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Rab27a co-ordinates actin-dependent transport by controlling organelle-associated motors and track assembly proteins

Alzahofi, N; Welz, T; Robinson, CL; Page, EL; Briggs, DA; Stainthorp, AK; Reekes, J; ... Hume, AN; + view all (2020) Rab27a co-ordinates actin-dependent transport by controlling organelle-associated motors and track assembly proteins. Nature Communications , 11 , Article 3495. 10.1038/s41467-020-17212-6. Green open access

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Abstract

Cell biologists generally consider that microtubules and actin play complementary roles in long- and short-distance transport in animal cells. On the contrary, using melanosomes of melanocytes as a model, we recently discovered that the motor protein myosin-Va works with dynamic actin tracks to drive long-range organelle dispersion in opposition to microtubules. This suggests that in animals, as in yeast and plants, myosin/actin can drive long-range transport. Here, we show that the SPIRE-type actin nucleators (predominantly SPIRE1) are Rab27a effectors that co-operate with formin-1 to generate actin tracks required for myosin-Va-dependent transport in melanocytes. Thus, in addition to melanophilin/myosin-Va, Rab27a can recruit SPIREs to melanosomes, thereby integrating motor and track assembly activity at the organelle membrane. Based on this, we suggest a model in which organelles and force generators (motors and track assemblers) are linked, forming an organelle-based, cell-wide network that allows their collective activity to rapidly disperse the population of organelles long-distance throughout the cytoplasm.

Type: Article
Title: Rab27a co-ordinates actin-dependent transport by controlling organelle-associated motors and track assembly proteins
Open access status: An open access version is available from UCL Discovery
DOI: 10.1038/s41467-020-17212-6
Publisher version: https://doi.org/10.1038/s41467-020-17212-6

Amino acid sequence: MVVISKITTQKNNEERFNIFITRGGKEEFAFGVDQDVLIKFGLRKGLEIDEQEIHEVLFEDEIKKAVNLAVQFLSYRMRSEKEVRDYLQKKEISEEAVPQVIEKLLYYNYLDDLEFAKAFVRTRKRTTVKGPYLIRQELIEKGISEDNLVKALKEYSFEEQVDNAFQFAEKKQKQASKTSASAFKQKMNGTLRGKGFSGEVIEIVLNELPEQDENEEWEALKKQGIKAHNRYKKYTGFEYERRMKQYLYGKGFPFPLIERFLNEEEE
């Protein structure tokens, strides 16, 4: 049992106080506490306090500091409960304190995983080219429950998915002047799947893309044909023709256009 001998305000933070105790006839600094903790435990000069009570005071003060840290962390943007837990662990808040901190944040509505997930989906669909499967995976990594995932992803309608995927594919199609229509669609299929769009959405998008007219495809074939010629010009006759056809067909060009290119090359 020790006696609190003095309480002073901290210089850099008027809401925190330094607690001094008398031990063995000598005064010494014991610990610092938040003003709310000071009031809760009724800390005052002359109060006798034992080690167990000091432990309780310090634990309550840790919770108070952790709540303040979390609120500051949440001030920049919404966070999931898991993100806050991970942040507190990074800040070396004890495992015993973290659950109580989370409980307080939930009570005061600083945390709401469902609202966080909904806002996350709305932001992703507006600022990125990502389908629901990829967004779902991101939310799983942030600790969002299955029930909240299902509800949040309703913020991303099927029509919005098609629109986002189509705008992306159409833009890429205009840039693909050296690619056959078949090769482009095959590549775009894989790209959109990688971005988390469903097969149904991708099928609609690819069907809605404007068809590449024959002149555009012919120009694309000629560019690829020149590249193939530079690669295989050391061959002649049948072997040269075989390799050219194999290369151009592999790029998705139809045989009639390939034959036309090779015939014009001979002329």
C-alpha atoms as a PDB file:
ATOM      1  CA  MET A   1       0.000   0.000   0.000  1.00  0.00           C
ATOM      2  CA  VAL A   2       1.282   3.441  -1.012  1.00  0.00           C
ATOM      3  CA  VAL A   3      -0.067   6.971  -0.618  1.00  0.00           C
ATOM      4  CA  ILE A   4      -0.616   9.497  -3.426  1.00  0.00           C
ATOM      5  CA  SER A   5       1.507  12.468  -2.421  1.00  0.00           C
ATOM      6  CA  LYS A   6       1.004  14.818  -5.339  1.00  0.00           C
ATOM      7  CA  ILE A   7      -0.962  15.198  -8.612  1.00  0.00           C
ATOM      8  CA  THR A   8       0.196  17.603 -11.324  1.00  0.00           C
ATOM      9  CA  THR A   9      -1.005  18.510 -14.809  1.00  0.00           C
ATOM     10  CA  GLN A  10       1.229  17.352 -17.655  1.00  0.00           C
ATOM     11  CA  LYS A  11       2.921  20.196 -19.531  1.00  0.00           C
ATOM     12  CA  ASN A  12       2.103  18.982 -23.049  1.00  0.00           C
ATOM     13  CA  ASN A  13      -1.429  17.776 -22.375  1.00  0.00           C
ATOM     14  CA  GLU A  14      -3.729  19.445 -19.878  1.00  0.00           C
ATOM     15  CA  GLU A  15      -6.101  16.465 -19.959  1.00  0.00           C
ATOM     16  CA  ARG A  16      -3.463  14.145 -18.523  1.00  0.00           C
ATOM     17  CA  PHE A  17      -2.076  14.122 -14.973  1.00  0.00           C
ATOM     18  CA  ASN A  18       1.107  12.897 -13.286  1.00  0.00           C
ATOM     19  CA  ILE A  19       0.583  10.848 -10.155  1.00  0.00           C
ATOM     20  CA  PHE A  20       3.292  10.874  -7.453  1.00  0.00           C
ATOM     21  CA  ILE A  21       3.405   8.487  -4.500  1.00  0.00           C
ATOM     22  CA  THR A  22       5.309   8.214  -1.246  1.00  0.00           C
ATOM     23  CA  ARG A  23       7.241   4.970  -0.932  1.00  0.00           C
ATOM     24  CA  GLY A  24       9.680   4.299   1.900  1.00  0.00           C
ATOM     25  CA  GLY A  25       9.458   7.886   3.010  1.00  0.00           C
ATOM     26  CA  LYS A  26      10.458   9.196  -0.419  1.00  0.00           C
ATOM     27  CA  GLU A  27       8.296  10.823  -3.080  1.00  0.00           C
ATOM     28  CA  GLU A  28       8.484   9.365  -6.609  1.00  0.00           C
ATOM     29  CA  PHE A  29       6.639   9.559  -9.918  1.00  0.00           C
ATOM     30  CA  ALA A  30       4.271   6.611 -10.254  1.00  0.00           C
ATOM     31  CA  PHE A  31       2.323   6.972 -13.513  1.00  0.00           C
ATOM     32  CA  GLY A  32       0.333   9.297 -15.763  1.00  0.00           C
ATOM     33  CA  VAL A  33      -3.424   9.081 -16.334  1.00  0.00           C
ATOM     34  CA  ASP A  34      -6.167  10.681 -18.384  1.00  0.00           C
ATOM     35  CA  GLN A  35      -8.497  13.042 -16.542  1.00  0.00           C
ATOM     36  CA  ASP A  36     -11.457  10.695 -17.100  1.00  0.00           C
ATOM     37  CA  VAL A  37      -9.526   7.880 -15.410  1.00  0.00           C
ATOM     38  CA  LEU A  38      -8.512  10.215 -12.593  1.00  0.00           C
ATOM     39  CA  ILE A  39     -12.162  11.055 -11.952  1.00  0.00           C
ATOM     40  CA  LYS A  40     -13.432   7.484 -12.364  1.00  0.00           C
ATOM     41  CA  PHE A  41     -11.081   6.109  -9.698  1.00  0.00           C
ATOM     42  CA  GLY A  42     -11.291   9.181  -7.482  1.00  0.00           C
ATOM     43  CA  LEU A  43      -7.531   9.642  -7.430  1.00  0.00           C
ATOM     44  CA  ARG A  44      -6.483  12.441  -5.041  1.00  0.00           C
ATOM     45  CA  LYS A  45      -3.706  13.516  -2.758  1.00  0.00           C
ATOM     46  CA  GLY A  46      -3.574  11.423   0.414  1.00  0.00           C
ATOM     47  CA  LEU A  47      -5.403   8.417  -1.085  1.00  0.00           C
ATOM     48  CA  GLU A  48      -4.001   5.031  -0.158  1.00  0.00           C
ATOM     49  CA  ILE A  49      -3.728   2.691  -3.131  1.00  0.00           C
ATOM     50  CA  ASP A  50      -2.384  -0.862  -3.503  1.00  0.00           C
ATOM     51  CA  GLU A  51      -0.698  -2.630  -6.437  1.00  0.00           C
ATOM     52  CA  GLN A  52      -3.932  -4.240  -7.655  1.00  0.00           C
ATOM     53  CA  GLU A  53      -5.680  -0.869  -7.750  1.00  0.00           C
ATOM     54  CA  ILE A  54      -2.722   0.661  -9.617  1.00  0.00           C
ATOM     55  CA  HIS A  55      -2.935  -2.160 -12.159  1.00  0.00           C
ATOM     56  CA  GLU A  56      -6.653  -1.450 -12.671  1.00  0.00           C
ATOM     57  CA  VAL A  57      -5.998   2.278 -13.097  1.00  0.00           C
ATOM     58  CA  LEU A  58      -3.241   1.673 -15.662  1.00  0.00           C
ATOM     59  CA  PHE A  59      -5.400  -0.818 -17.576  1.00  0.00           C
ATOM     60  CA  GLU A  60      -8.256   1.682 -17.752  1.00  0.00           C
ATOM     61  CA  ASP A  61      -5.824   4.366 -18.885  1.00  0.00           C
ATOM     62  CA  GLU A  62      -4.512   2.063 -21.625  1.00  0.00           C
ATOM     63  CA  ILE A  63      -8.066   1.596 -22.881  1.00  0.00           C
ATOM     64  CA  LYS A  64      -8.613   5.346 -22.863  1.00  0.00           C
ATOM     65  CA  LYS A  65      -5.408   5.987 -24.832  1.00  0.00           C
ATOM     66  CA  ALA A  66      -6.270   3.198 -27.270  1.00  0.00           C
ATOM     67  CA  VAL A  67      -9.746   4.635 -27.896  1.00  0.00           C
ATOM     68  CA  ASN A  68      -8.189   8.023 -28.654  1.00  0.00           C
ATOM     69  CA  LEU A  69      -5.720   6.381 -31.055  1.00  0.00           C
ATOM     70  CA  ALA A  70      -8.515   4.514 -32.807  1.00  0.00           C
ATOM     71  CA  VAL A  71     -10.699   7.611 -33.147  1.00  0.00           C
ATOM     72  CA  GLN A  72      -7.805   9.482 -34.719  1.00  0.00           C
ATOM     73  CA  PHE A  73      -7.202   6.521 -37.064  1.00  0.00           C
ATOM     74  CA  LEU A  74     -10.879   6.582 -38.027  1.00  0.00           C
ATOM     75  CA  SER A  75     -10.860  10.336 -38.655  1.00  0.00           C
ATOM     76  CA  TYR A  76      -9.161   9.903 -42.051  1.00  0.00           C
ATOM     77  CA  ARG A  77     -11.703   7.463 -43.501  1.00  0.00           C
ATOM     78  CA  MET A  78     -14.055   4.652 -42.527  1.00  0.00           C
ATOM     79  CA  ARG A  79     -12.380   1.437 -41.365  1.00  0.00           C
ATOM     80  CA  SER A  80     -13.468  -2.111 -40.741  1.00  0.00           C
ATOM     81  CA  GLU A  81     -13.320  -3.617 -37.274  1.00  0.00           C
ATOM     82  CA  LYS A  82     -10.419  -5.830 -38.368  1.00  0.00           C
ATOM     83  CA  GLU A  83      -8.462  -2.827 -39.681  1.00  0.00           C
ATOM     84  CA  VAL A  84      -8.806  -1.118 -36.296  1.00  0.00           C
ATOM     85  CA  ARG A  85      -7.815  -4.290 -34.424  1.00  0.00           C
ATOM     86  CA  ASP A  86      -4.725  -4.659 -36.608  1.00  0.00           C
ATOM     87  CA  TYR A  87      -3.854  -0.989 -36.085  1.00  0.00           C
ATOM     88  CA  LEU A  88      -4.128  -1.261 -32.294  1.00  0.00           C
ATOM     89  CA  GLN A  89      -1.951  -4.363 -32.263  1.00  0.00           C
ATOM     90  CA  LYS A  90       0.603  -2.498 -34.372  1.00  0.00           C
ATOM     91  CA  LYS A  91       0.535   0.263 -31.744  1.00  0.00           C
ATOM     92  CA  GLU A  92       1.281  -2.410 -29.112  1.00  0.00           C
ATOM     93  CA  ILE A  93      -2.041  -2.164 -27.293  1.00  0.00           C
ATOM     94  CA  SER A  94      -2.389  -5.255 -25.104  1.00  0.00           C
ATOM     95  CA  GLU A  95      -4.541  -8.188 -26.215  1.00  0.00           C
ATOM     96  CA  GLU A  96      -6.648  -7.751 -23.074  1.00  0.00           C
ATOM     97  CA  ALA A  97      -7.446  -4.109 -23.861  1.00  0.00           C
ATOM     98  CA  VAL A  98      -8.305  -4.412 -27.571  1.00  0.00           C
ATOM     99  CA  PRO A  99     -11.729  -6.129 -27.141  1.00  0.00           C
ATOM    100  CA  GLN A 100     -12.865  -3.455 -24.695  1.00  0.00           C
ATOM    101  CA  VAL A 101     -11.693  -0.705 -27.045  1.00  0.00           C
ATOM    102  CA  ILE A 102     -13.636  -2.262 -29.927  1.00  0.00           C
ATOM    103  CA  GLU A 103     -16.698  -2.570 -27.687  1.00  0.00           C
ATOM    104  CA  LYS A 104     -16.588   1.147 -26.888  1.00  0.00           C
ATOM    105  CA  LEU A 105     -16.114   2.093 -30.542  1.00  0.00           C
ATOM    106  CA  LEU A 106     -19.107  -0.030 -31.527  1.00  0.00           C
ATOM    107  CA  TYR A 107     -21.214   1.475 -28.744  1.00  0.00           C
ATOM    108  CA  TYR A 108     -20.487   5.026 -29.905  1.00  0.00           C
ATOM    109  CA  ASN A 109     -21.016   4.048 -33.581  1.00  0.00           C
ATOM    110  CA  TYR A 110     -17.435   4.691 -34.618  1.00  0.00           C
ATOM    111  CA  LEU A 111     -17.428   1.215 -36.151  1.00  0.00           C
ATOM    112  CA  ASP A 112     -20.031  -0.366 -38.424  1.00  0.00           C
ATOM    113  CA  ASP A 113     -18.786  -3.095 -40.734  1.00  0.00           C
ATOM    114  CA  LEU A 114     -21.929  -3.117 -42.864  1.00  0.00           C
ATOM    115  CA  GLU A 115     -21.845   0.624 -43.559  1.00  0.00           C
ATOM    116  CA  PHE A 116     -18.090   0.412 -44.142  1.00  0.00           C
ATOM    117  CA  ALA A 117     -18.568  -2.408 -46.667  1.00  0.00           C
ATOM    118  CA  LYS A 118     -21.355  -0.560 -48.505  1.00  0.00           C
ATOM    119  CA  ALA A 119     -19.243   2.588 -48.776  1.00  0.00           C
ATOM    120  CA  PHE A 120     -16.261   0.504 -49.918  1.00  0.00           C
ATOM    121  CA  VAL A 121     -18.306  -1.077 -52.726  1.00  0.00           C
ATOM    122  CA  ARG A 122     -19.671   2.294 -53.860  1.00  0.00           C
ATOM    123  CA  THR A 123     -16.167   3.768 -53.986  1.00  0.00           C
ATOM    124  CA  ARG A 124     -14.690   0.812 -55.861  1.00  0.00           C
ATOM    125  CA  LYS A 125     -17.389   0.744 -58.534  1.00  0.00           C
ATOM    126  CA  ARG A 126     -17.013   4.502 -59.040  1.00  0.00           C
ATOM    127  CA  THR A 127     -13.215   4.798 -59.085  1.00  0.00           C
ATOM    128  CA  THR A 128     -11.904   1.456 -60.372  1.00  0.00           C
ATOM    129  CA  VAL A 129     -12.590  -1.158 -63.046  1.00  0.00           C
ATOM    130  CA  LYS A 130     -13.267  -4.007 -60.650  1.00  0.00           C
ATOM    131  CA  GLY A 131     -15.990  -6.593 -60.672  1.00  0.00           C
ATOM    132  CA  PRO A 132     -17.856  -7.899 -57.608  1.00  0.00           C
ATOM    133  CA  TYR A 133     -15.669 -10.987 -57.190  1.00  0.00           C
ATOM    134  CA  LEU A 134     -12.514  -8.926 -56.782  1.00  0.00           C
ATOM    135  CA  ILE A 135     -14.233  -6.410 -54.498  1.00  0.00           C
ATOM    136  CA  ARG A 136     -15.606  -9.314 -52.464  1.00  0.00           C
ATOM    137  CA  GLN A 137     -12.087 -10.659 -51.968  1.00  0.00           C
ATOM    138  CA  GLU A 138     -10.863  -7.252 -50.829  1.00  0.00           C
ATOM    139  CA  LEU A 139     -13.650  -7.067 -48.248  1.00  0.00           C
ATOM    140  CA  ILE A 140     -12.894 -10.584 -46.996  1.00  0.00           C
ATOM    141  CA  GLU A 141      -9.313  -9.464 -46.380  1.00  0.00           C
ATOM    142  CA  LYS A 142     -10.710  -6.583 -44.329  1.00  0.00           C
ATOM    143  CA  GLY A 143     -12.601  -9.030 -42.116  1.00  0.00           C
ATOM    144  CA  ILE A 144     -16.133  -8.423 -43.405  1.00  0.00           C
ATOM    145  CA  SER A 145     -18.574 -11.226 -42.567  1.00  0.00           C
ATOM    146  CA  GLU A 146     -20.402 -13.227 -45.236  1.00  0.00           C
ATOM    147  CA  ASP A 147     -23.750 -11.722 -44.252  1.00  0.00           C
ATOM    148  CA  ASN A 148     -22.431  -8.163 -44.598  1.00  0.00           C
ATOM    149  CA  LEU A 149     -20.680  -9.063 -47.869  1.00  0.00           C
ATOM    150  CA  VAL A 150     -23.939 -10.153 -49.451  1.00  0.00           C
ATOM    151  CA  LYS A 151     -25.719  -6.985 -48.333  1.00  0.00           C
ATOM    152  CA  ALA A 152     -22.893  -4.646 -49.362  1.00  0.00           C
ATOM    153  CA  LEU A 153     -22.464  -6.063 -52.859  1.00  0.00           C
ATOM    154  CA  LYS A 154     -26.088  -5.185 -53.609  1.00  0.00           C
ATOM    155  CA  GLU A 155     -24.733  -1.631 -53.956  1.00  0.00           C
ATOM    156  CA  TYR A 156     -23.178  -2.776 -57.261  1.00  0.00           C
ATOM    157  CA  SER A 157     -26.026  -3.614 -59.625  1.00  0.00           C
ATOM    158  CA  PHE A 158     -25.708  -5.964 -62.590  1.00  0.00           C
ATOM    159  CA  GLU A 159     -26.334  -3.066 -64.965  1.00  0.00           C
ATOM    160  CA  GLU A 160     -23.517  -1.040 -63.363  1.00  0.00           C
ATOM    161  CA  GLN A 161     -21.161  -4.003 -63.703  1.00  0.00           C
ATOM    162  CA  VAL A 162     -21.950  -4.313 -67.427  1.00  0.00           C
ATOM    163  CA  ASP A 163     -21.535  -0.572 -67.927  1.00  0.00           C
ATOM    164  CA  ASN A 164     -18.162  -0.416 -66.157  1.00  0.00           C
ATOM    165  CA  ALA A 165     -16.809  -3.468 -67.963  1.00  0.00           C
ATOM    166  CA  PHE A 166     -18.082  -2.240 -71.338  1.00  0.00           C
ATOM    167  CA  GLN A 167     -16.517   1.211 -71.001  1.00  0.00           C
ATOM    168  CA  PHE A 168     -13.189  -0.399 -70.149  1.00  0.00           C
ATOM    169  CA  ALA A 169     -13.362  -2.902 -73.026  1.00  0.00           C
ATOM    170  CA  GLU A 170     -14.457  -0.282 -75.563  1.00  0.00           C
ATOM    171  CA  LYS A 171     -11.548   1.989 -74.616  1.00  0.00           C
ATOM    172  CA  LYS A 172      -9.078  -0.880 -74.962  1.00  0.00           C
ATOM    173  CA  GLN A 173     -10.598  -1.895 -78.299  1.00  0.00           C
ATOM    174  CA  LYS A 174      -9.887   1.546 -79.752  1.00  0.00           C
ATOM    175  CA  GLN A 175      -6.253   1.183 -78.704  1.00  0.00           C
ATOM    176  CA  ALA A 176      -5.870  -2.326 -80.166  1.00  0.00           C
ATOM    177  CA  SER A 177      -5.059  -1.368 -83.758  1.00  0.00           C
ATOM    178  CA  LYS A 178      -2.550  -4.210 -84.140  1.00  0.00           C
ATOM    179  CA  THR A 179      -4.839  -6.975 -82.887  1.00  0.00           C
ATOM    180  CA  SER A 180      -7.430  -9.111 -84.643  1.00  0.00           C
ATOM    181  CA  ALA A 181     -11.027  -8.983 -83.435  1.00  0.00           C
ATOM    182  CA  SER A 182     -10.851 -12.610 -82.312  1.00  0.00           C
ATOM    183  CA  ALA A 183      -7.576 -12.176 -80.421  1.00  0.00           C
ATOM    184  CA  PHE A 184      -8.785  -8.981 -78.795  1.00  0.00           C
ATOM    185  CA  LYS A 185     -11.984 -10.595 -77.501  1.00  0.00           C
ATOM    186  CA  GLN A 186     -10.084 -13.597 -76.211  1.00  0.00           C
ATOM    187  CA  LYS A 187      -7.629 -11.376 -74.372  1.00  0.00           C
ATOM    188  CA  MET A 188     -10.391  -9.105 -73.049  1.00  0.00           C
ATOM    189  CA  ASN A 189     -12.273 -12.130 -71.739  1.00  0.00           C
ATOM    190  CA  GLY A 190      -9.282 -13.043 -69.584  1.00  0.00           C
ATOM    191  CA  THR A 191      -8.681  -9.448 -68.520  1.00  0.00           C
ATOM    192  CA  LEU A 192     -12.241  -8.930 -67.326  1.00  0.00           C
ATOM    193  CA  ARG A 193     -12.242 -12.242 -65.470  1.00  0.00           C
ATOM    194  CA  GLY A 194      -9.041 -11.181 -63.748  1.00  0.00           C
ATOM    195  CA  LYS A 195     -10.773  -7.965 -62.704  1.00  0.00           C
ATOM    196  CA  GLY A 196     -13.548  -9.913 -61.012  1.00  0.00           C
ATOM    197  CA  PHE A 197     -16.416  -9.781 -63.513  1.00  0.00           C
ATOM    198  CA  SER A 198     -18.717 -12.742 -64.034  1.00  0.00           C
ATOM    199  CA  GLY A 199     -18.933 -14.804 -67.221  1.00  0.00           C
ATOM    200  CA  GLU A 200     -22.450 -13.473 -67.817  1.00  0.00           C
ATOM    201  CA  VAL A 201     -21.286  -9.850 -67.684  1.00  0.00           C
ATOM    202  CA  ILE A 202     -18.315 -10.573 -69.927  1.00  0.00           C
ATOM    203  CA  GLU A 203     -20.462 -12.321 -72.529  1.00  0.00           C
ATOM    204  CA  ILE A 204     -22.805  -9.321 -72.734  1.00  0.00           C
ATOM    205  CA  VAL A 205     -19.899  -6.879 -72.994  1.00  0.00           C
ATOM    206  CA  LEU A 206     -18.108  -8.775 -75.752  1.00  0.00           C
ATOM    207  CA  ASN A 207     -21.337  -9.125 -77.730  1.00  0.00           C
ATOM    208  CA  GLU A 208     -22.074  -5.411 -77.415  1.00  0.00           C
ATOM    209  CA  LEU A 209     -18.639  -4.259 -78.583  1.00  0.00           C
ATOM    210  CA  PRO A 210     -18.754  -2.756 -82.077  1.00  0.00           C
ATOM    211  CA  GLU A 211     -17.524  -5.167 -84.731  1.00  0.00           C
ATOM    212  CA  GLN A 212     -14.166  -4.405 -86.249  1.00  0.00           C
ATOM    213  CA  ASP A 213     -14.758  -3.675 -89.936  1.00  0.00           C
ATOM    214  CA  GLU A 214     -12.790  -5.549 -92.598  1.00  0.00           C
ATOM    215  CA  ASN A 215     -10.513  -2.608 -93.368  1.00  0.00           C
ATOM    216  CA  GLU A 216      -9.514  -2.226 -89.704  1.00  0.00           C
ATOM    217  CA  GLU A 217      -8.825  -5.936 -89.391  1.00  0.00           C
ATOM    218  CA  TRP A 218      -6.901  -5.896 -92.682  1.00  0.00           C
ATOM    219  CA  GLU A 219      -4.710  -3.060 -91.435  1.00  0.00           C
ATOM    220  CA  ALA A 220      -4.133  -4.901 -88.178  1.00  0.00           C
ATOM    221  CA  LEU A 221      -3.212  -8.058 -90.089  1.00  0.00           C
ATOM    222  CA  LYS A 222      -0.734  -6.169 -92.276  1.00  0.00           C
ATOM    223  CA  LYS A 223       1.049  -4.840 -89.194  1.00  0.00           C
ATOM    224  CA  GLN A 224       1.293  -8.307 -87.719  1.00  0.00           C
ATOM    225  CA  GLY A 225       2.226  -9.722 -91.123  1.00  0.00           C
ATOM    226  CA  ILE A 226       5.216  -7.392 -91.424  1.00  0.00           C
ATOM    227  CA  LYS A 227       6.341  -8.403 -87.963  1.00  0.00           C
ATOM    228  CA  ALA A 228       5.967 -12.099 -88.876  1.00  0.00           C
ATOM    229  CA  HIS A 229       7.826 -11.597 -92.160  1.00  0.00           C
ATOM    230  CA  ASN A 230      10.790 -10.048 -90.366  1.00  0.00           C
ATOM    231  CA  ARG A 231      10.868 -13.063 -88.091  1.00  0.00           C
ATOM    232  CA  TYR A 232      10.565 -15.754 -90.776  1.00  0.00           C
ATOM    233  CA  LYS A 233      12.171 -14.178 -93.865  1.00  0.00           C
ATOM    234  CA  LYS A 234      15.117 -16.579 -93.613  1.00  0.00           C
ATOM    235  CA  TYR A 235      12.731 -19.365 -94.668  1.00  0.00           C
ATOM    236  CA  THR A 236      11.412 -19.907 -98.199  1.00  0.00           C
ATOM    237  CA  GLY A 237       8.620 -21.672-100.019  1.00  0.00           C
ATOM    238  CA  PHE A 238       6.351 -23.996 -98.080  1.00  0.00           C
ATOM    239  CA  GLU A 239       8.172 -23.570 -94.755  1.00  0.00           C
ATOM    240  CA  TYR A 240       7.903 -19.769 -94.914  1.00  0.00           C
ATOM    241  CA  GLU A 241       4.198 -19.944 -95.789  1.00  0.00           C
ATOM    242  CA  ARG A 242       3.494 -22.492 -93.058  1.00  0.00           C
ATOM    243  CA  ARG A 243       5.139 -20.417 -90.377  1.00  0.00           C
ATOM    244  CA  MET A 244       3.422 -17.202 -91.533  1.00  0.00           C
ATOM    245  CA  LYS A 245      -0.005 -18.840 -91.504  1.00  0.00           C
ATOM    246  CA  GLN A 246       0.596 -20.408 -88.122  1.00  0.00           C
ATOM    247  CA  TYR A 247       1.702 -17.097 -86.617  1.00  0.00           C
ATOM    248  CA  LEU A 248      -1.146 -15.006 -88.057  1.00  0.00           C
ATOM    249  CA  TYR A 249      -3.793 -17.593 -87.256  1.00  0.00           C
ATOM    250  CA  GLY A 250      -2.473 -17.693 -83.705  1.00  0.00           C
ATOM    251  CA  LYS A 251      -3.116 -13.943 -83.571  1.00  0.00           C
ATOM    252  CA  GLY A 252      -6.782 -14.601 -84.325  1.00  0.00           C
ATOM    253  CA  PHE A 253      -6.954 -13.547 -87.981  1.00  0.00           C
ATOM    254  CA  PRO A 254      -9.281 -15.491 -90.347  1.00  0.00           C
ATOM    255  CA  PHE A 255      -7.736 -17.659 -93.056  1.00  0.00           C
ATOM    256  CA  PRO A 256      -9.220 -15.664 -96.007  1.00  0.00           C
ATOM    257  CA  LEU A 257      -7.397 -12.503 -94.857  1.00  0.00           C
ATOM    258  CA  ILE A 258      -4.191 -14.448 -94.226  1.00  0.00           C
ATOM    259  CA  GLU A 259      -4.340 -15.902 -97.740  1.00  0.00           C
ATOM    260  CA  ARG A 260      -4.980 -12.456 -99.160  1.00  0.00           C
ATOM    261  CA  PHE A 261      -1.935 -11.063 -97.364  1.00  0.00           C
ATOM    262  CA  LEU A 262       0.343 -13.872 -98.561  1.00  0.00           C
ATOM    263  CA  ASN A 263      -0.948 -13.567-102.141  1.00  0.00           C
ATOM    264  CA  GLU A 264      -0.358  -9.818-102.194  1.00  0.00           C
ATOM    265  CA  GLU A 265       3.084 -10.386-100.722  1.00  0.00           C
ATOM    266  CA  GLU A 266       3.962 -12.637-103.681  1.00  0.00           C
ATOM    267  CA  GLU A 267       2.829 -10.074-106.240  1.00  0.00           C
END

Language: English
Additional information: This article is licensed under a Creative Commons Attribution 4.0 International License, which permits use, sharing, adaptation, distribution and reproduction in any medium or format, as long as you give appropriate credit to the original author(s) and the source, provide a link to the Creative Commons license, and indicate if changes were made. The images or other third party material in this article are included in the article’s Creative Commons license, unless indicated otherwise in a credit line to the material. If material is not included in the article’s Creative Commons license and your intended use is not permitted by statutory regulation or exceeds the permitted use, you will need to obtain permission directly from the copyright holder. To view a copy of this license, visit http://creativecommons.org/licenses/by/4.0/.
Keywords: Actin, Cell biology, Cytoskeleton
UCL classification: UCL
UCL > Provost and Vice Provost Offices > School of Life and Medical Sciences
UCL > Provost and Vice Provost Offices > School of Life and Medical Sciences > Faculty of Brain Sciences
UCL > Provost and Vice Provost Offices > School of Life and Medical Sciences > Faculty of Brain Sciences > Institute of Ophthalmology
URI: https://discovery.ucl.ac.uk/id/eprint/10123691
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